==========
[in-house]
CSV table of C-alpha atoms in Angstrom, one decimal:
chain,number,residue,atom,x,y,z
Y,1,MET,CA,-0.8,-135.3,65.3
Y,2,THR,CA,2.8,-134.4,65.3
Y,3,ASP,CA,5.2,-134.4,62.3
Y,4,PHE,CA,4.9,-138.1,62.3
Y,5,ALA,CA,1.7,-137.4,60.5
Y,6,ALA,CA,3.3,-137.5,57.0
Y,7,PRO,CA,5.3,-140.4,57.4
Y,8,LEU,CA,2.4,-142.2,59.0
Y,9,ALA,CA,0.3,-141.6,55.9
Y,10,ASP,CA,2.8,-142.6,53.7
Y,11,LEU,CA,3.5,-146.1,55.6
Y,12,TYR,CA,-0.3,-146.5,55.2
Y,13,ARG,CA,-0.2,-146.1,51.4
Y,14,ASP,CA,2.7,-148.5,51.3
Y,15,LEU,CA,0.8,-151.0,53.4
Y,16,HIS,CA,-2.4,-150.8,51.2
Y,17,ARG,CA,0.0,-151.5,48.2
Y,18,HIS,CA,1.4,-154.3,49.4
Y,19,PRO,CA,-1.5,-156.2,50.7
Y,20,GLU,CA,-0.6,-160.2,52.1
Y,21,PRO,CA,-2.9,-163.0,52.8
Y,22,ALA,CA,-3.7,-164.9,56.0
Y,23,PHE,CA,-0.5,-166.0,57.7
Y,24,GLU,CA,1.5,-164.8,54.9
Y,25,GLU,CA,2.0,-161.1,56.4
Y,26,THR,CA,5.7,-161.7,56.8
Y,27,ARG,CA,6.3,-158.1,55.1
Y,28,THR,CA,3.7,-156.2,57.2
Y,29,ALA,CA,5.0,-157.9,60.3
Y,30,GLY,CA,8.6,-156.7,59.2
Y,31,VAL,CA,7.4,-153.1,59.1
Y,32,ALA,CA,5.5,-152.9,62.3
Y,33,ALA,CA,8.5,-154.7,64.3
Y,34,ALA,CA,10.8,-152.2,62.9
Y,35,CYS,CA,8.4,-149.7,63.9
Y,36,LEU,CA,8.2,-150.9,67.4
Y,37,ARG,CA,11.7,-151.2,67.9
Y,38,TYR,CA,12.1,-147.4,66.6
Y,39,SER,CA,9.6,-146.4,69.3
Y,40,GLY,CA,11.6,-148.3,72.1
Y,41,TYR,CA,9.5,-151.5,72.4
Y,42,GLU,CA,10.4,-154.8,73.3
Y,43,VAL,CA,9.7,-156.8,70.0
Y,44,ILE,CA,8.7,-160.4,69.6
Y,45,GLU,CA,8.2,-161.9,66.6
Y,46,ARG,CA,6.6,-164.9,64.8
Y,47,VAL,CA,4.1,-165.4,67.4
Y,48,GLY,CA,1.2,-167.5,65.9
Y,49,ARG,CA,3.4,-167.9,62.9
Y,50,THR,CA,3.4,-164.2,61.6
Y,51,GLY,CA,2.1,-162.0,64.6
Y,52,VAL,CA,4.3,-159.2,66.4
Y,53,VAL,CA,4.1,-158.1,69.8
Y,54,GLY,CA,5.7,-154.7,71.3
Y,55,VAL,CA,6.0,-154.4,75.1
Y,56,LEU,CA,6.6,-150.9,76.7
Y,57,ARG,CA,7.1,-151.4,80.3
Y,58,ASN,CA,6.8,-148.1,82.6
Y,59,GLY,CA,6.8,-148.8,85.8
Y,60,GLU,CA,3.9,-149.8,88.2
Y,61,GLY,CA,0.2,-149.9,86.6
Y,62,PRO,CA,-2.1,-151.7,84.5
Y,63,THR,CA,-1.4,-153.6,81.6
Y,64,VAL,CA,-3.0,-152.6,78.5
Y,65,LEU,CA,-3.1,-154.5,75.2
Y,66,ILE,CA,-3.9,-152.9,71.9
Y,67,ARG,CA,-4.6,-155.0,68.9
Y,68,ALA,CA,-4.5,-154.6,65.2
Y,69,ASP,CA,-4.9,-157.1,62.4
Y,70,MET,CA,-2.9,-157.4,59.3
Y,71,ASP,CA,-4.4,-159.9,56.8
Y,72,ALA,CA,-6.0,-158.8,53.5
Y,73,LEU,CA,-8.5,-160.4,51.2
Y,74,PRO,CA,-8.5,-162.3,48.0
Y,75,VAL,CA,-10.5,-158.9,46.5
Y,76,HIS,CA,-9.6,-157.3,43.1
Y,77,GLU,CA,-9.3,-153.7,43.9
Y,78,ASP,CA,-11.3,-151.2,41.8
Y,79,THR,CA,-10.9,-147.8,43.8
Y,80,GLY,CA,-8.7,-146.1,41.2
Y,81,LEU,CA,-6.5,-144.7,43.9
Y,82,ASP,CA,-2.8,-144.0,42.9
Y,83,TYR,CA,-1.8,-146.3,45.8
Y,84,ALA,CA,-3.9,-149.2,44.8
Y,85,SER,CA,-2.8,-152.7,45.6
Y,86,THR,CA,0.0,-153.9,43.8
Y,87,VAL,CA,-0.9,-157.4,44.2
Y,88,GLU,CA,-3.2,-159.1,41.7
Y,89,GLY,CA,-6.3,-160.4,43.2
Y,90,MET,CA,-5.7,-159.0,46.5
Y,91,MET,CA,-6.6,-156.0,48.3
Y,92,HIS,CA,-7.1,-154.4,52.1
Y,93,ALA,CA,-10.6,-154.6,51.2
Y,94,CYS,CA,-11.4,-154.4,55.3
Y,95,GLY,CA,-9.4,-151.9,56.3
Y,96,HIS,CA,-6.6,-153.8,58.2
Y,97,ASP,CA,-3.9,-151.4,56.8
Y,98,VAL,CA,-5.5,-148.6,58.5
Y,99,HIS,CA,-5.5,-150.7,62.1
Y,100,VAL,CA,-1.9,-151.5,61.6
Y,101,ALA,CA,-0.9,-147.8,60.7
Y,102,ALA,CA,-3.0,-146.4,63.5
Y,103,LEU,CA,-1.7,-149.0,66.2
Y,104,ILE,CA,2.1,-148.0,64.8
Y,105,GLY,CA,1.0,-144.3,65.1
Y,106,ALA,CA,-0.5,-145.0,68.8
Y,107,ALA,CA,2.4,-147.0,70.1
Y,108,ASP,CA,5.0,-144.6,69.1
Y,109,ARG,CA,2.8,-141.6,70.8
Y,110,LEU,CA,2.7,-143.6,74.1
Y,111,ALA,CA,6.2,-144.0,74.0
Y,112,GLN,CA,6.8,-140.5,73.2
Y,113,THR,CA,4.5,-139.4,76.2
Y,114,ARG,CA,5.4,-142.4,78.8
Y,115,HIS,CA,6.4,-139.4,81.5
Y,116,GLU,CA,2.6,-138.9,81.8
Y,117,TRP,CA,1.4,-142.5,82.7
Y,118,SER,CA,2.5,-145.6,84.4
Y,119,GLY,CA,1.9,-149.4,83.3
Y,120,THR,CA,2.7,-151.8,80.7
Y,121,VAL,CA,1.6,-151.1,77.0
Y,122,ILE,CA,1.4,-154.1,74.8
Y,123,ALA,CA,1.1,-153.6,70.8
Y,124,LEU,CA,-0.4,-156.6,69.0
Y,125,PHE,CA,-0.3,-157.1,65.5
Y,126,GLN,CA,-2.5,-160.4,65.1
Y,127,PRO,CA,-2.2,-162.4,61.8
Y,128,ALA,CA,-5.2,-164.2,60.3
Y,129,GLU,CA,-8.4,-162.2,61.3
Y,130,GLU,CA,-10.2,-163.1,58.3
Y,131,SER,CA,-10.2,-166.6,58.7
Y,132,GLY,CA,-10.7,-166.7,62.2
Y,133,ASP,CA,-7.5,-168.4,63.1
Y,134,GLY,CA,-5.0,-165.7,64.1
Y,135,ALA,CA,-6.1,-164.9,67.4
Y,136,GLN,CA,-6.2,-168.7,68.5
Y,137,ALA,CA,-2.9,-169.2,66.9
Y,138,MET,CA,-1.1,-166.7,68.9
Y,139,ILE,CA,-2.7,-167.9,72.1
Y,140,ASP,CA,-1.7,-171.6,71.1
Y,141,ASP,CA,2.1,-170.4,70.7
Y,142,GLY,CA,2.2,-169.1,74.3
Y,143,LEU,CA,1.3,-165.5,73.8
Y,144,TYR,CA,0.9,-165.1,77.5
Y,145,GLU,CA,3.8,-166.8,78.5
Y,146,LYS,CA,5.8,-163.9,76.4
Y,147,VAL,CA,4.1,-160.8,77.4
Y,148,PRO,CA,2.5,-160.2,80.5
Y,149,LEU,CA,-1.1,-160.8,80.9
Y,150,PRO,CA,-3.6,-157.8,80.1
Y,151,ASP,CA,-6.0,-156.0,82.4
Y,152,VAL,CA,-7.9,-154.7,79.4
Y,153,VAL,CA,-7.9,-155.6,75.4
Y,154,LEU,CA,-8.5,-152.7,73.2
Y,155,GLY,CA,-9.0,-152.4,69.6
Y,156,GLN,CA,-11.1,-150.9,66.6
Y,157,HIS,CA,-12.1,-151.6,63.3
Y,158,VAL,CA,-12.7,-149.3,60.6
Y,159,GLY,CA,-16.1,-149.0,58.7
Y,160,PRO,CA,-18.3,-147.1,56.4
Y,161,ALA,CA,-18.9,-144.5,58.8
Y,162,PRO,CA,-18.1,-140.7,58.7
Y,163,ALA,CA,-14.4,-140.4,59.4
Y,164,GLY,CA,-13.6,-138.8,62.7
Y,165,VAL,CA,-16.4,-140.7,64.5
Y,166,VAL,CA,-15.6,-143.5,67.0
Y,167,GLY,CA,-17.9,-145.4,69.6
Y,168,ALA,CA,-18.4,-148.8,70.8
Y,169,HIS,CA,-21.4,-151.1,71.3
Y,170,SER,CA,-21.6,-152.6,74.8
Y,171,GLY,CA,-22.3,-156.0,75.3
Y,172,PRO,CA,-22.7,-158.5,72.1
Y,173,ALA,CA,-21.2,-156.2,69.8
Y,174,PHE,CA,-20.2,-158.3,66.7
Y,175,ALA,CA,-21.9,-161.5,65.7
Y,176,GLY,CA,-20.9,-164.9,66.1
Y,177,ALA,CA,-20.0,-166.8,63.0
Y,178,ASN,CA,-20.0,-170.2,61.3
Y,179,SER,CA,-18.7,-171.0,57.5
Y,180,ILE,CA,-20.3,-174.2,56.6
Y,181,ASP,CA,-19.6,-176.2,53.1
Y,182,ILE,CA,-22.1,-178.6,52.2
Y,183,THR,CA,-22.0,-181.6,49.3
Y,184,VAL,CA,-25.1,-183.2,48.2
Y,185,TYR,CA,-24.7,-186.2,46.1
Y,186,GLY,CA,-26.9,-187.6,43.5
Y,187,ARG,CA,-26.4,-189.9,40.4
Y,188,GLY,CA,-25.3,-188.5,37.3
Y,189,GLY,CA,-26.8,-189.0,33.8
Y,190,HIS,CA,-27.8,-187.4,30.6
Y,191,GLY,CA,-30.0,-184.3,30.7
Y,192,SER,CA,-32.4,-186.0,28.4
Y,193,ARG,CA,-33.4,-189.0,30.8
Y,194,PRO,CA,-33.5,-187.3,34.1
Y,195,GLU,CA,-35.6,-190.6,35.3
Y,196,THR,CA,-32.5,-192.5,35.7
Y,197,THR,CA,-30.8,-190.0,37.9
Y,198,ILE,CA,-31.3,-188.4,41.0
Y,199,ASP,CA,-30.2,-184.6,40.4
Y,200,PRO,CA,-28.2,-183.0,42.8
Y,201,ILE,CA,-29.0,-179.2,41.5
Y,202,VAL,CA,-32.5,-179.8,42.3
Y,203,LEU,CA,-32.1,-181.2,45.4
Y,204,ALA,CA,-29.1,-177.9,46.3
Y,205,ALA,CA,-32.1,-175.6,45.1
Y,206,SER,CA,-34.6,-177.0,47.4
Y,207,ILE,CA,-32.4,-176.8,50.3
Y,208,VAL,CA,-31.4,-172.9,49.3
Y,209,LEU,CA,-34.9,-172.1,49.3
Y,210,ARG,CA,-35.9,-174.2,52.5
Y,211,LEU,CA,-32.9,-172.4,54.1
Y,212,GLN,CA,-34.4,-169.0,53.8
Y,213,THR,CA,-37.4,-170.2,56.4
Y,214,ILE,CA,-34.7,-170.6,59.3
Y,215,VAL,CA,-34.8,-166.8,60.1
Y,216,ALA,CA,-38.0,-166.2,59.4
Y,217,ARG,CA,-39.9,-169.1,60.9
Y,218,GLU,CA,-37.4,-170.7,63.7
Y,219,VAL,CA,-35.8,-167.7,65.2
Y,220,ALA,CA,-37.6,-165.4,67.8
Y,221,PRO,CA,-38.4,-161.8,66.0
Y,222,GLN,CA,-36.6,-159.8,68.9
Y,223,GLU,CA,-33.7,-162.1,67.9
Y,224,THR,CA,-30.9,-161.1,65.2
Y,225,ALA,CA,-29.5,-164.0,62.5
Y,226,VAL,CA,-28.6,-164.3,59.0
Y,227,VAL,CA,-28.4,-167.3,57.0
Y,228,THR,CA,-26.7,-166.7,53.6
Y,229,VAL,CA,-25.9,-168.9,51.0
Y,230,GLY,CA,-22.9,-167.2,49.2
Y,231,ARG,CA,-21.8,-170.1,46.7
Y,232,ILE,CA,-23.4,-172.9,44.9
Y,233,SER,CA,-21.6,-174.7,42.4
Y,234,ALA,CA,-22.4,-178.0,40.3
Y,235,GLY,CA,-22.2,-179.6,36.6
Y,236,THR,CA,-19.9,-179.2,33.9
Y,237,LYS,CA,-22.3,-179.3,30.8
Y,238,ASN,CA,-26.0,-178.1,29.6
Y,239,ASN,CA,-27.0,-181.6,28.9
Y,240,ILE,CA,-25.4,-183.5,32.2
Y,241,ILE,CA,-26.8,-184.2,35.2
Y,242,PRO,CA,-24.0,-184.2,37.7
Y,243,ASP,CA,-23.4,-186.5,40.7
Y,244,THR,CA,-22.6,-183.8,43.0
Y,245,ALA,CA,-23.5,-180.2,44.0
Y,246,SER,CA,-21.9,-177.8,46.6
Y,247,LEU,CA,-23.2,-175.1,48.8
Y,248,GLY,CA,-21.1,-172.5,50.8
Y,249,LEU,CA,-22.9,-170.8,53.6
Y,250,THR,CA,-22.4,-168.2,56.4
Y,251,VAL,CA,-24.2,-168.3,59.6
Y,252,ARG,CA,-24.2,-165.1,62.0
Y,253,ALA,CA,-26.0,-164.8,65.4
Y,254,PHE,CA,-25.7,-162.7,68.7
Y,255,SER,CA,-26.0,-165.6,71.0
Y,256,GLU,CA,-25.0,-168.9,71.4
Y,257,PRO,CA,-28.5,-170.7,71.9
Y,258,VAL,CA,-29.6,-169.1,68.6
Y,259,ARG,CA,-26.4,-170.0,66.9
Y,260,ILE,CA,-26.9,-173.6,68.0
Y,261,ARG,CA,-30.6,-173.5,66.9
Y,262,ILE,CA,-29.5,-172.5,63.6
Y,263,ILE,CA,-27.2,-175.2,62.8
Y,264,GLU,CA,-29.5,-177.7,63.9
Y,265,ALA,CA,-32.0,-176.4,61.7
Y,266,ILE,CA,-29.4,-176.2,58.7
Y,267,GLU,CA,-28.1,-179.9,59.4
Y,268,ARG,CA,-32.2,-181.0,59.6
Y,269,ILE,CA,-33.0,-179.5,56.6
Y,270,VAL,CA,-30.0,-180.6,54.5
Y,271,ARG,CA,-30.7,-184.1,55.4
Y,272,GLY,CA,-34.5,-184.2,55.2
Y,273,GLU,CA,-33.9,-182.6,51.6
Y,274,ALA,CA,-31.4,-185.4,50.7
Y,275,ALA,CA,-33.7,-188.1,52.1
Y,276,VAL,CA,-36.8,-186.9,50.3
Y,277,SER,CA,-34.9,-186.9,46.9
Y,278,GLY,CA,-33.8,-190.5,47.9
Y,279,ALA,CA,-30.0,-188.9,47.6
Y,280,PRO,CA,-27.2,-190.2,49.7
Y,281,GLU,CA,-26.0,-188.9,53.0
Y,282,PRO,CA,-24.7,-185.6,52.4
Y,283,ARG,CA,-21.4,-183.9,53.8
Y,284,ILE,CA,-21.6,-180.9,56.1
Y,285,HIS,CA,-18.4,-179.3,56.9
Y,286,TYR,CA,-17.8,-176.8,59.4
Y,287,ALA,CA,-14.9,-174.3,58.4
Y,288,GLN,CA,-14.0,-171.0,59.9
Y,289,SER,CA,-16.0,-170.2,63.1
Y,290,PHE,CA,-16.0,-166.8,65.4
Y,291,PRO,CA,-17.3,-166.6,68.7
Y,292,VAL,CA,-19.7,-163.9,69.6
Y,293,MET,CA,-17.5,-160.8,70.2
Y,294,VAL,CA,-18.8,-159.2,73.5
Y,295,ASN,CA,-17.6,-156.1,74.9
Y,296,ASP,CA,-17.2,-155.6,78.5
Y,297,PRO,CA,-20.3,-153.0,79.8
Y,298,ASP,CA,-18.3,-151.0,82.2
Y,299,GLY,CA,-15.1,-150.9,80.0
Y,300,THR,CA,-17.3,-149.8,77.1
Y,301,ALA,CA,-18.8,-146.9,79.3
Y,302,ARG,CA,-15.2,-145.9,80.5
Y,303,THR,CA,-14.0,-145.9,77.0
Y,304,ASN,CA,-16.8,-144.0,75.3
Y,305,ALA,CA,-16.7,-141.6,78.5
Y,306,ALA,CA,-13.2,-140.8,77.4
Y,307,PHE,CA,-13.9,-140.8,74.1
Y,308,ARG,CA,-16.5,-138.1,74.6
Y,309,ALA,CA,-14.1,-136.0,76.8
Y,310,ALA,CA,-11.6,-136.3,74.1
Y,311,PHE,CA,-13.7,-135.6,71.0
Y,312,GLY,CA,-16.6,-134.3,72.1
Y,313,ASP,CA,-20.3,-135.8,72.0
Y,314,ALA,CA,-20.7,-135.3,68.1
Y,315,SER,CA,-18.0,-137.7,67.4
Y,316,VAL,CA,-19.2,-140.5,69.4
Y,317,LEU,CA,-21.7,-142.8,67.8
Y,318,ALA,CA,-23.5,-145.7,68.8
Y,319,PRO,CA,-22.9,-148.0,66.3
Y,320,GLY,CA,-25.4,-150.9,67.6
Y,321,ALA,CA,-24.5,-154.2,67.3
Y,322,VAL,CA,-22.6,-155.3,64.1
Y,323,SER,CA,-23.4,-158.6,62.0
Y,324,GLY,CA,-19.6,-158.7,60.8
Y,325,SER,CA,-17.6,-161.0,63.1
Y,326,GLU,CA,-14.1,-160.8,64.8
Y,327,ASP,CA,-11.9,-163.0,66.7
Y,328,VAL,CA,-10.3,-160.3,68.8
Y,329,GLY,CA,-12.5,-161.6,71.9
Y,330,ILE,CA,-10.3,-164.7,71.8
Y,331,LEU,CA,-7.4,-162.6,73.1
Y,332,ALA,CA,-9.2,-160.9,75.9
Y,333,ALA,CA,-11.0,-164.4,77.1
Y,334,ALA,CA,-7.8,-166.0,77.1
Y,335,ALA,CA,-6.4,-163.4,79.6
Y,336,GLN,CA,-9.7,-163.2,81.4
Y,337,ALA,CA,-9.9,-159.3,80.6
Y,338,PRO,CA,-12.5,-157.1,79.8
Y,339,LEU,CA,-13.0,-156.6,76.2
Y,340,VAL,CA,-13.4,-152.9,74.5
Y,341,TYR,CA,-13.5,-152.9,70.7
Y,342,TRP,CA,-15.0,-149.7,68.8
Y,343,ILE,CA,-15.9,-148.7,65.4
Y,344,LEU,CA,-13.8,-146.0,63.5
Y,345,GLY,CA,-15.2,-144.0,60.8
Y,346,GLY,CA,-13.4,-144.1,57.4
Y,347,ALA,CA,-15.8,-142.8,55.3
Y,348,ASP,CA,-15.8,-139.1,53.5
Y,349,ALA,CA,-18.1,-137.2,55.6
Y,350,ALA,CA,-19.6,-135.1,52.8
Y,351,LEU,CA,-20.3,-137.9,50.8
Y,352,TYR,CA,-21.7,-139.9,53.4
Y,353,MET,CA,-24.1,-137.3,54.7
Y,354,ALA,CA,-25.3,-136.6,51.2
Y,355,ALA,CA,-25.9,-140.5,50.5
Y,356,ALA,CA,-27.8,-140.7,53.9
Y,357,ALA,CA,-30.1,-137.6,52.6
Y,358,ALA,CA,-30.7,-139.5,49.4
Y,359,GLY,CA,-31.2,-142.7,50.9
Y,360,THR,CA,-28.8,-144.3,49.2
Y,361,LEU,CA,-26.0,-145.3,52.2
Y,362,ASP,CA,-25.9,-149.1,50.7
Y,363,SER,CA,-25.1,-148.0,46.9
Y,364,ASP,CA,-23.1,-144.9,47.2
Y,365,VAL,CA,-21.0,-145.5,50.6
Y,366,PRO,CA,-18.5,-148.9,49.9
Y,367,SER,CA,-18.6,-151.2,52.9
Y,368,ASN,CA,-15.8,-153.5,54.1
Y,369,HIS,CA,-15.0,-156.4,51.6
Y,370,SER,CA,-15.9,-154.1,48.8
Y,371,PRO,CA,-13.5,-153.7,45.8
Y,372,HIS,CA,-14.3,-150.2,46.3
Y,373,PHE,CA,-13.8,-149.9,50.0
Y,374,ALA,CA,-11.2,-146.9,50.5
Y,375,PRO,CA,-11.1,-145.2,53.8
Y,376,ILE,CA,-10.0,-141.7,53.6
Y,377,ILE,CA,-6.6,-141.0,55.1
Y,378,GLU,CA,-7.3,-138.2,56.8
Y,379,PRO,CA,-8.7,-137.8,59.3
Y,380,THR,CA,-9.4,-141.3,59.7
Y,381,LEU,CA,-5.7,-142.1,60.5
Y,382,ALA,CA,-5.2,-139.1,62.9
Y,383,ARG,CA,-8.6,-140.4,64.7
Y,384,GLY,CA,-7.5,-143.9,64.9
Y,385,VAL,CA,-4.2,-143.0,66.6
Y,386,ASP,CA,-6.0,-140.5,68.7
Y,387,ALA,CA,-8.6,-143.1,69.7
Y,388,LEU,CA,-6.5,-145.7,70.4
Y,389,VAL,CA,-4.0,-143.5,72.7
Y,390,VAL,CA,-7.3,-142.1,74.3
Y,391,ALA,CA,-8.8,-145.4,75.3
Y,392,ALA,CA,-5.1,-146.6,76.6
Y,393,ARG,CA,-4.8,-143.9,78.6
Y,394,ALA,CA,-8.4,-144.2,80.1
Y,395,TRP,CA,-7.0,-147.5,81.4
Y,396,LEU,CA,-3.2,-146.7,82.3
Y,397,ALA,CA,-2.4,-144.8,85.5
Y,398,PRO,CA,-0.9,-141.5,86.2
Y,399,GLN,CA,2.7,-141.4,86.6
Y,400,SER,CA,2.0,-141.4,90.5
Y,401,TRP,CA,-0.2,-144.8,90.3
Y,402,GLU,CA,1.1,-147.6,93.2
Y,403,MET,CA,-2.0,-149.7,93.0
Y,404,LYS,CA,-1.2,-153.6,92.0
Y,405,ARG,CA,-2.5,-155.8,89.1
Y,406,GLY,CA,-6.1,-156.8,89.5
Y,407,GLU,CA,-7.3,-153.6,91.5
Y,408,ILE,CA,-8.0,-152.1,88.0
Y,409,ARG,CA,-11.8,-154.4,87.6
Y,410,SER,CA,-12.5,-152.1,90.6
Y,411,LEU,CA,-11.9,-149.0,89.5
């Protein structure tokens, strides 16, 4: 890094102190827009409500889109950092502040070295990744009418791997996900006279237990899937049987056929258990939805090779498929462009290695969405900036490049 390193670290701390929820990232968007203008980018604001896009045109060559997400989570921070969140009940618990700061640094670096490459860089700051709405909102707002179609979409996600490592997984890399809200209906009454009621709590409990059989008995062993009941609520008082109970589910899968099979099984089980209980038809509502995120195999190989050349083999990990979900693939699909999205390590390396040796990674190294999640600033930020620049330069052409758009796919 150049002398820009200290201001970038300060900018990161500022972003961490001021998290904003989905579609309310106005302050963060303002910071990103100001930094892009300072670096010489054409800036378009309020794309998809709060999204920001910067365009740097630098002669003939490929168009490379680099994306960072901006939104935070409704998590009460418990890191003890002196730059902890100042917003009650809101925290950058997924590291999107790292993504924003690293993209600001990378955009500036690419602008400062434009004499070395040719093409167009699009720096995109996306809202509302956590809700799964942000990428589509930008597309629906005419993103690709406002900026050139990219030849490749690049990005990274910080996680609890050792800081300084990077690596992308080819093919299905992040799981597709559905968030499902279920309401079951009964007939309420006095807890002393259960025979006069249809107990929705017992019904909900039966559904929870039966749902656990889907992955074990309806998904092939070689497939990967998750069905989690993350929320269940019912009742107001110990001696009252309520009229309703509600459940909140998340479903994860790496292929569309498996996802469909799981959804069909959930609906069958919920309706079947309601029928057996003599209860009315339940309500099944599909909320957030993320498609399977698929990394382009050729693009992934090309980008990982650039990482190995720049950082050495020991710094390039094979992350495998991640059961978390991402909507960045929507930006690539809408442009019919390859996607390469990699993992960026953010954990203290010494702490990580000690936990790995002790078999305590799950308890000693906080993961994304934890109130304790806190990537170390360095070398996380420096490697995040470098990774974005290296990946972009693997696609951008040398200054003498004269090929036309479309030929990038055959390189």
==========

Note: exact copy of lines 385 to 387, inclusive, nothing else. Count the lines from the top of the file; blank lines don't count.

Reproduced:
Y,382,ALA,CA,-5.2,-139.1,62.9
Y,383,ARG,CA,-8.6,-140.4,64.7
Y,384,GLY,CA,-7.5,-143.9,64.9